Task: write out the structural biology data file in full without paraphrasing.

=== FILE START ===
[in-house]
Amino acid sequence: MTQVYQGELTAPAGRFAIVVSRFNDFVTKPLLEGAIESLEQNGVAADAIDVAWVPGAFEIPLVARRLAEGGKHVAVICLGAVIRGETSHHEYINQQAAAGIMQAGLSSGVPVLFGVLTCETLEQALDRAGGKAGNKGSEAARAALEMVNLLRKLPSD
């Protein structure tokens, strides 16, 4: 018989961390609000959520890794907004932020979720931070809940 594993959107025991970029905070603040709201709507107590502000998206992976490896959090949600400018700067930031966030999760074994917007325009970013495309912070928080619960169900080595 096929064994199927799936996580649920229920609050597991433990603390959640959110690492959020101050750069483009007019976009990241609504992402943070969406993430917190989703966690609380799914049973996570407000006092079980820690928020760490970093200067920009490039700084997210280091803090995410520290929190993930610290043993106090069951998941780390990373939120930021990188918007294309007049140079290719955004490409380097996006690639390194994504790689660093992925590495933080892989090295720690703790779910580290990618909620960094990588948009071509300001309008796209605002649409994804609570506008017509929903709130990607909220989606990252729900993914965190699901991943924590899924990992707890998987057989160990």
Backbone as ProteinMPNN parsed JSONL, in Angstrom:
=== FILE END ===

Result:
[in-house]
Amino acid sequence: MTQVYQGELTAPAGRFAIVVSRFNDFVTKPLLEGAIESLEQNGVAADAIDVAWVPGAFEIPLVARRLAEGGKHVAVICLGAVIRGETSHHEYINQQAAAGIMQAGLSSGVPVLFGVLTCETLEQALDRAGGKAGNKGSEAARAALEMVNLLRKLPSD
């Protein structure tokens, strides 16, 4: 018989961390609000959520890794907004932020979720931070809940 594993959107025991970029905070603040709201709507107590502000998206992976490896959090949600400018700067930031966030999760074994917007325009970013495309912070928080619960169900080595 096929064994199927799936996580649920229920609050597991433990603390959640959110690492959020101050750069483009007019976009990241609504992402943070969406993430917190989703966690609380799914049973996570407000006092079980820690928020760490970093200067920009490039700084997210280091803090995410520290929190993930610290043993106090069951998941780390990373939120930021990188918007294309007049140079290719955004490409380097996006690639390194994504790689660093992925590495933080892989090295720690703790779910580290990618909620960094990588948009071509300001309008796209605002649409994804609570506008017509929903709130990607909220989606990252729900993914965190699901991943924590899924990992707890998987057989160990």
Backbone as ProteinMPNN parsed JSONL, in Angstrom: